CHICAGO -- Supermarket retailers should focus on retaining good employees rather than complaining about the tight labor market, a consultant and author told a seminar at the Food Marketing Institute's annual convention here earlier this month.
"We don't have a labor crisis," said Jim Sullivan, an Appleton, Wis.-based hospitality industry expert who specializes in employee retention and customer service issues. "We have a turnover problem."
Sullivan began his career 27 years ago in the food-service industry, and helped develop two major casual restaurant chains worldwide. His consulting firm has served a number of major corporations, including supermarket companies such as Albertson's, Kroger Co. and Safeway. He is the author of "Mind Your Own Business" (Lebhar-Friedman Books, 1999).
His presentation, which focused on building employee and customer loyalty, was based on Harvard Business School research and Walt Disney Co. programs.
Sullivan suggested employees, not customers, should be at the top of a manager's list of people to please. "I don't believe the customer's always right," he said.
Employees deserve to be treated as well as customers, he said, noting it's extremely important for managers to let workers know when they're doing something right.
"You never overappreciate people," Sullivan said.
Employee loyalty falls into three categories, according to Sullivan. A quarter of workers are in the "zone of affection," meaning they love the company. About 55% of employees are in the "zone of indifference." The remaining 20% are in the "zone of defection."
Bosses tend to pay closest attention to the unhappy workers in the final category and sometimes forget about the loyal employees, Sullivan said.
"None of us have ever been overappreciated," he said.
From a financial standpoint, it's in a company's interests to keep good workers. Losing one employee costs a company more than $5,000 in lost time, advertising, retraining and business, Sullivan estimated.
He also said there's a direct connection between employee satisfaction and profitability. Internal quality drives employee satisfaction, he said. From an hourly worker's point of view, quality is determined by a number of factors beyond a paycheck and benefits. Having a likeable boss, having a friend at work, having enough employees to handle the workload, believing the company is well managed, having the tools to perform the job and working enough hours all determine a company's quality, he said.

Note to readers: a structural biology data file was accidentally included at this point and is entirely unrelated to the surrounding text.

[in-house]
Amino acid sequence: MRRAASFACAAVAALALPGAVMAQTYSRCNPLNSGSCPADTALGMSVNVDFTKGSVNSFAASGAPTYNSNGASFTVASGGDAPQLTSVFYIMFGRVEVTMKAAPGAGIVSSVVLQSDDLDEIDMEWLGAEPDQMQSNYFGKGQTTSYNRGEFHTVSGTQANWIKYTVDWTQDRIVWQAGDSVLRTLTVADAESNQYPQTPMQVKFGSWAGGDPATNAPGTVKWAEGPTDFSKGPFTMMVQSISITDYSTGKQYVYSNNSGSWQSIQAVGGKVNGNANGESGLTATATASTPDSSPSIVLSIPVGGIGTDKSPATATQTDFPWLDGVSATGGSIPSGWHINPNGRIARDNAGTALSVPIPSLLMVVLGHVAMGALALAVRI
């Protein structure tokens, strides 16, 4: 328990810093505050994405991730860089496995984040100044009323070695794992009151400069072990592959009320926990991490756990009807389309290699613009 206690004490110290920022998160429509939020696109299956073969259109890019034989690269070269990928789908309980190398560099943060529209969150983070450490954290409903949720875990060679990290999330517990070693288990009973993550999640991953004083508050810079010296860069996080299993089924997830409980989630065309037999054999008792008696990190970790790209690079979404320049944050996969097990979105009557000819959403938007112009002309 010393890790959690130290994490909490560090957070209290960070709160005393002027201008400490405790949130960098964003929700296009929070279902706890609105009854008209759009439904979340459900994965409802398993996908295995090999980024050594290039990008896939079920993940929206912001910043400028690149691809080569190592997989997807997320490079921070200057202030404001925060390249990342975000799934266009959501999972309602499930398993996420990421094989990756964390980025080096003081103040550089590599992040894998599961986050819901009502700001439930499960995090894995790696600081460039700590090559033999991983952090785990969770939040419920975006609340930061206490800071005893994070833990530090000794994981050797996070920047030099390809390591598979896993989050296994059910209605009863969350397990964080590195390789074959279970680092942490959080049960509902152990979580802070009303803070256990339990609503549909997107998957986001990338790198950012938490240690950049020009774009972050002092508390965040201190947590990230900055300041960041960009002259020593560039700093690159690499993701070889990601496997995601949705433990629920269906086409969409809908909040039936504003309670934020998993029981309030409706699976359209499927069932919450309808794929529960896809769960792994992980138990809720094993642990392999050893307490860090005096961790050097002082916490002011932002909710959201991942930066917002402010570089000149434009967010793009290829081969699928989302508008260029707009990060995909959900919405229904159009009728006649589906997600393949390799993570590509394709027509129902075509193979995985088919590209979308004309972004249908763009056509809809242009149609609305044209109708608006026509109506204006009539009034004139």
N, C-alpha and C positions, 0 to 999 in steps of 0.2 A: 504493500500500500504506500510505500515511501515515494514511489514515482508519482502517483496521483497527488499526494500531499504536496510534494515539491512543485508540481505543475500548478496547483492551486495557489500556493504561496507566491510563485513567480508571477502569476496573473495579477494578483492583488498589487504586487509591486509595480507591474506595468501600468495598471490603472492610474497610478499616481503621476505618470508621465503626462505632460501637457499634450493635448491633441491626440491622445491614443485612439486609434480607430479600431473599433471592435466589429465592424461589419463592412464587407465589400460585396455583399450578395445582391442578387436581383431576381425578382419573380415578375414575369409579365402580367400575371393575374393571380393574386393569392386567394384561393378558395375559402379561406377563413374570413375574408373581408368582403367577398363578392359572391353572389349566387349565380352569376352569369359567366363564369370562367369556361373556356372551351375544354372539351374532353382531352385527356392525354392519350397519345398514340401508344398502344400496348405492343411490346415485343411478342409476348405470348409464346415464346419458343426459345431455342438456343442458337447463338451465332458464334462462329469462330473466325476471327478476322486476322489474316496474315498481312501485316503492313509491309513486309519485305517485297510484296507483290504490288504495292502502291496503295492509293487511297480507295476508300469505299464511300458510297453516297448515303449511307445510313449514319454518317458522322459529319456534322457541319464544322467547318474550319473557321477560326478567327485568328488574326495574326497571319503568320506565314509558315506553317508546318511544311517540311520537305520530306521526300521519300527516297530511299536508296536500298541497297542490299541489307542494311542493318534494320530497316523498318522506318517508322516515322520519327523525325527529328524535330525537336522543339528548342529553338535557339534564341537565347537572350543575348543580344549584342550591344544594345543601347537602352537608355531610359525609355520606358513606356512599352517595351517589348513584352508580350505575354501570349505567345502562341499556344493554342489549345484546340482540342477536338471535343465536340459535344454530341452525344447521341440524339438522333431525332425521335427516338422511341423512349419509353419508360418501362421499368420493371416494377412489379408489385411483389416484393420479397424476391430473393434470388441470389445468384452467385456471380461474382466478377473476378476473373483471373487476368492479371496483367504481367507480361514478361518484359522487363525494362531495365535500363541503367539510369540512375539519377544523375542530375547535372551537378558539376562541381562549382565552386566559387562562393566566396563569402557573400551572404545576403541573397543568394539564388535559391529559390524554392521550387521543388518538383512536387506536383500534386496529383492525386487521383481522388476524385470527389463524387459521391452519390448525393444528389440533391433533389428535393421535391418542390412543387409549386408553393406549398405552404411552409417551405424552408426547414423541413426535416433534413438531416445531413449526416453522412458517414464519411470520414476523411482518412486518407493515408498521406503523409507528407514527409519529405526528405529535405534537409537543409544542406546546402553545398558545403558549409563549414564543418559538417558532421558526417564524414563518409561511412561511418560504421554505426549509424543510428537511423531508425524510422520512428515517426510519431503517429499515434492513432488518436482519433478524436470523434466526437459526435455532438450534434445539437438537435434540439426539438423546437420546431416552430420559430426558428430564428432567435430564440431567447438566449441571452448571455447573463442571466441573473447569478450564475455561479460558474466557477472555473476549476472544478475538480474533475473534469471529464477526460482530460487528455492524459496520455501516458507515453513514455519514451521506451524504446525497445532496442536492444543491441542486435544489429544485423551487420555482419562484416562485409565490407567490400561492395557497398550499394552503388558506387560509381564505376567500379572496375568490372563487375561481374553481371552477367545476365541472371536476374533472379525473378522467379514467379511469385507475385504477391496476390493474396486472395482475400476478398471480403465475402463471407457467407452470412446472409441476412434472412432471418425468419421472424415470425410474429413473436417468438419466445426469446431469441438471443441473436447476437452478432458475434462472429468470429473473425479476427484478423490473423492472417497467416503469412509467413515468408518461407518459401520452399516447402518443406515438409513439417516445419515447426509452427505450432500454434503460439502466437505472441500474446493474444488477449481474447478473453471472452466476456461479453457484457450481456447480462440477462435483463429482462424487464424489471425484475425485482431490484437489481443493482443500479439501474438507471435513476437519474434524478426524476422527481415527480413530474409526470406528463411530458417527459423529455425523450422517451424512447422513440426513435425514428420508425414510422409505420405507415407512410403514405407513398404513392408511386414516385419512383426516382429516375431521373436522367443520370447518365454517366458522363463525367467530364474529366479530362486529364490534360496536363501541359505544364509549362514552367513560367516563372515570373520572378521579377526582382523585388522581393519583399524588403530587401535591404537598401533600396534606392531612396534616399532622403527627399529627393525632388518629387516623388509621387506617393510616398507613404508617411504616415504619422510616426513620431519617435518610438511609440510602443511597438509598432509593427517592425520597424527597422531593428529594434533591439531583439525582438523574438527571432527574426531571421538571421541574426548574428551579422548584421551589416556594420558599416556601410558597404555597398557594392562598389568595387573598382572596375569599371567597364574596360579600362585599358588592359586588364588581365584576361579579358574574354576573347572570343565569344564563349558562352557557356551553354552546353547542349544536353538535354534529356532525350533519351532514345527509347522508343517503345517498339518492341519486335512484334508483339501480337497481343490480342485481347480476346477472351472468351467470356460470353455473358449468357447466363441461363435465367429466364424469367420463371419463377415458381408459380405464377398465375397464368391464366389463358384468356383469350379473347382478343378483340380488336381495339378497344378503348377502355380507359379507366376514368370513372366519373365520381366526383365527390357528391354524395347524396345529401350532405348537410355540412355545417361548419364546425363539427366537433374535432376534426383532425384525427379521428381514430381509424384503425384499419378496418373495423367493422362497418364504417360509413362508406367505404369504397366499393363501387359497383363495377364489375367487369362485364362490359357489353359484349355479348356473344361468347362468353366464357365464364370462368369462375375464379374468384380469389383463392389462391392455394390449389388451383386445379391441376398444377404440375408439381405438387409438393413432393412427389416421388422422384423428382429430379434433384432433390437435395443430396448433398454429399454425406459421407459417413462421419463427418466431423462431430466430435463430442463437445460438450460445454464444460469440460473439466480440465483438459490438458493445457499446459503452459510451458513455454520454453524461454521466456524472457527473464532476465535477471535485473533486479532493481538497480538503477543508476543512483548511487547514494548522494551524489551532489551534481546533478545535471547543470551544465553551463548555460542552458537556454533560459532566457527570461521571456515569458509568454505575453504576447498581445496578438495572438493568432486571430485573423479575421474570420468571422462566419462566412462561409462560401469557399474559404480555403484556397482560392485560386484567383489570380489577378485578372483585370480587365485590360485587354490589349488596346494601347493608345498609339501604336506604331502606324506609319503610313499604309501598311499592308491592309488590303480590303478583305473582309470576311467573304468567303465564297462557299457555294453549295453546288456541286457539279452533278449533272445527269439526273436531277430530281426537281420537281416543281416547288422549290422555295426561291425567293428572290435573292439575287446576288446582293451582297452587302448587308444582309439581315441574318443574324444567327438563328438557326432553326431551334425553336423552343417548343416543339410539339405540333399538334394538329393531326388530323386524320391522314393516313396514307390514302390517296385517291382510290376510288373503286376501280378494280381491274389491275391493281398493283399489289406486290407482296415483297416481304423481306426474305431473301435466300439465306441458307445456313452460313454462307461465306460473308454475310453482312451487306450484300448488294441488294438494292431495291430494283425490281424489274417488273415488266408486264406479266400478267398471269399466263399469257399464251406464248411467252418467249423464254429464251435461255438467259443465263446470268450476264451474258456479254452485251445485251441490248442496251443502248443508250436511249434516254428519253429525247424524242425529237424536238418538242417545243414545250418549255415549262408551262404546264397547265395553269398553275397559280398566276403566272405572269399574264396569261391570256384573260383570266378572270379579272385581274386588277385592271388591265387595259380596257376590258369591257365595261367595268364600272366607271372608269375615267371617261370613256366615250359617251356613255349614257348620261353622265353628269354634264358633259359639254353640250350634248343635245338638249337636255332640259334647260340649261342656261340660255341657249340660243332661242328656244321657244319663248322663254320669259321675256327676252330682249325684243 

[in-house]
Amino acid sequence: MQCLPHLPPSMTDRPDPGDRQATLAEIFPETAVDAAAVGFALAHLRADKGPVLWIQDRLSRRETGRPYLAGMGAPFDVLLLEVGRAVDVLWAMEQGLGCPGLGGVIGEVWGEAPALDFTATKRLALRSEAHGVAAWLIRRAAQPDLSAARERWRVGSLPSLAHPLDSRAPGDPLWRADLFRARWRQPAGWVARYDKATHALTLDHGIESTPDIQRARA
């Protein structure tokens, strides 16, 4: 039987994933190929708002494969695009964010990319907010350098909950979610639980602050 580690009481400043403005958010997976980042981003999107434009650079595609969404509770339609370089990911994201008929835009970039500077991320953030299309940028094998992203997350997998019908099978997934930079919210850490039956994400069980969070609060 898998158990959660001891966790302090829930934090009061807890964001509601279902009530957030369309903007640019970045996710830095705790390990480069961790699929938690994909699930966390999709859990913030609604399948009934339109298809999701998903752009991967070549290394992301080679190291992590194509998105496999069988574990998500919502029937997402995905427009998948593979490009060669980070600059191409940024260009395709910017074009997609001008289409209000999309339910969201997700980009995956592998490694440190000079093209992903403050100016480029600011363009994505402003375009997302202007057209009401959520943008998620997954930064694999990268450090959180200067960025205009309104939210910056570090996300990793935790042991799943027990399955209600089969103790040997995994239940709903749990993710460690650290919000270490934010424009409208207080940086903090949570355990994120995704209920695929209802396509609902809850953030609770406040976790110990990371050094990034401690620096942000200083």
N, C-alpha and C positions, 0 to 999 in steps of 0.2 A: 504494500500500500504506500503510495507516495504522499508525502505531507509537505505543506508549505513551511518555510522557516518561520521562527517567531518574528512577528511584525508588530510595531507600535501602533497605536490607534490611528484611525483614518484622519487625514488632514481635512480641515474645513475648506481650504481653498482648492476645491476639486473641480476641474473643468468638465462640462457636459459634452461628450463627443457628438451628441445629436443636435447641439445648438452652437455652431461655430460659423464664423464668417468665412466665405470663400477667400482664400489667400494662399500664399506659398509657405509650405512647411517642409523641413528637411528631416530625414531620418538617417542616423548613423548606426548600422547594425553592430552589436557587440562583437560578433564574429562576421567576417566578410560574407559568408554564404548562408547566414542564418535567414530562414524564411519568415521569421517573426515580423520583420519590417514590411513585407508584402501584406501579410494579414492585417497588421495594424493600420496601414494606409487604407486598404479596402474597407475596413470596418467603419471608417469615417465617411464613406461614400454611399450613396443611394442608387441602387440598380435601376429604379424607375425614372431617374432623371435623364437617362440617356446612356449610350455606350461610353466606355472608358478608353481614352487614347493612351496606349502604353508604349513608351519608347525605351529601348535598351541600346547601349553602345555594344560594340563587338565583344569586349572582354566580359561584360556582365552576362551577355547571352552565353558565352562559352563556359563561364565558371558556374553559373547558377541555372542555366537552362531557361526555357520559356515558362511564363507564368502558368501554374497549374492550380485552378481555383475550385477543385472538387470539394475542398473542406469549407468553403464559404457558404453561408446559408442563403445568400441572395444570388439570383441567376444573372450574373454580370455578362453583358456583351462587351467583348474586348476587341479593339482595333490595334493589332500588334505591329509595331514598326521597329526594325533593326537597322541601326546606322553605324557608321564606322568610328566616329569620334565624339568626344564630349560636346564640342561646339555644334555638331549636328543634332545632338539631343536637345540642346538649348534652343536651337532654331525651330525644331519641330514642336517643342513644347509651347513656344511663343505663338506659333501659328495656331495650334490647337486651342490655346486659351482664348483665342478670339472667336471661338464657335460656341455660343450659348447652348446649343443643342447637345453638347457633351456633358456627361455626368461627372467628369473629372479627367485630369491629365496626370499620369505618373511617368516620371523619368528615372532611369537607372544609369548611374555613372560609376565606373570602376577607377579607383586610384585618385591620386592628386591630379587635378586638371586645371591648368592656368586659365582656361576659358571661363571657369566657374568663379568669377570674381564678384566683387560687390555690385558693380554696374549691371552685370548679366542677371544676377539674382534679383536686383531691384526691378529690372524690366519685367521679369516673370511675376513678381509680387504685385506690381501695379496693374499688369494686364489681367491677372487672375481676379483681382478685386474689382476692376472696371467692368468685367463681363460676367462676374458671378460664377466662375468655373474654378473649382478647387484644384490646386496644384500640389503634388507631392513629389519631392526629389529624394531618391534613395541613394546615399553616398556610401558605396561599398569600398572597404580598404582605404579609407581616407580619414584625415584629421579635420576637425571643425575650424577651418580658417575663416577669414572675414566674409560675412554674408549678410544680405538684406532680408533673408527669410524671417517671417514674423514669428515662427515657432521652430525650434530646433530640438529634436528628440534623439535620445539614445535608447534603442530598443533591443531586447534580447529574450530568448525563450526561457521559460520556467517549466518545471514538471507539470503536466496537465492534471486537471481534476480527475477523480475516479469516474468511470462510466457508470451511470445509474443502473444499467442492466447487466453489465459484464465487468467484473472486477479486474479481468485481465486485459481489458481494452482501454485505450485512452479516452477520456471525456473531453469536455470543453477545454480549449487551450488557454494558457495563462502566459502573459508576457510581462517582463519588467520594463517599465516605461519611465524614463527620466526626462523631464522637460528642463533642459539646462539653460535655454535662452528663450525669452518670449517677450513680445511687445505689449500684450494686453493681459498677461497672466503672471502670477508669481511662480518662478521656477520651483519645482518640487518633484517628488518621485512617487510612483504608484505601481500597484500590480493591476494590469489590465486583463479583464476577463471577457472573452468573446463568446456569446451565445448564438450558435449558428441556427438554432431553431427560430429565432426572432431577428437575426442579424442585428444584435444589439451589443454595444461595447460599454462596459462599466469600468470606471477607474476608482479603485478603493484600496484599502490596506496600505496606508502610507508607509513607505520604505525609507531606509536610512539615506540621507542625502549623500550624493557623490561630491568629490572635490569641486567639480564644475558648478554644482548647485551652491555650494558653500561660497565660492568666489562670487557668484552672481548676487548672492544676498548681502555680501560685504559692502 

"People don't quit jobs," Sullivan said. "They quit employers."
Managers should be creative in their approach to recruiting workers, he said. Among his suggestions are: taking out helped-wanted ads at movie theaters, dropping job applications in customers' shopping bags, staying in touch with talented people who leave the company, asking new employees about good workers at their old jobs and including job applications on Web sites.
Even shopping mall walkers are potential sources of help, Sullivan said.
"Recruiting is a philosophy, not a department," he said.
Training is also important, said Sullivan, who has worked on revising training manuals for companies, and sees a connection between training and customer loyalty.
Sullivan said sometimes managers ask him, "What if we train our team to sell and they leave?"
He said he responds, "What if we don't ... and they stay?"
Teaching employees to treat customers in a caring way is vital. Sullivan said employees should: learn and use customers' names, smile or greet all customers who come within a 5-foot radius them, make friendly small talk with customers and always speak to them respectfully.
"Use the grandma rule," Sullivan said. "If you wouldn't say it to your grandma, don't say it to your customer."
To boost sales, Sullivan offered a range of suggestions, from being creative in endcap and deli department displays, to scattering carry baskets around the stores. In bakery and deli departments, Sullivan suggested using props, such as buttons and product samples, having product knowledge cards facing servers and staging sales contests with unexpected rewards.
And employees trying their hand at suggestive selling could make more sales by nodding at the customer during the pitch, he added.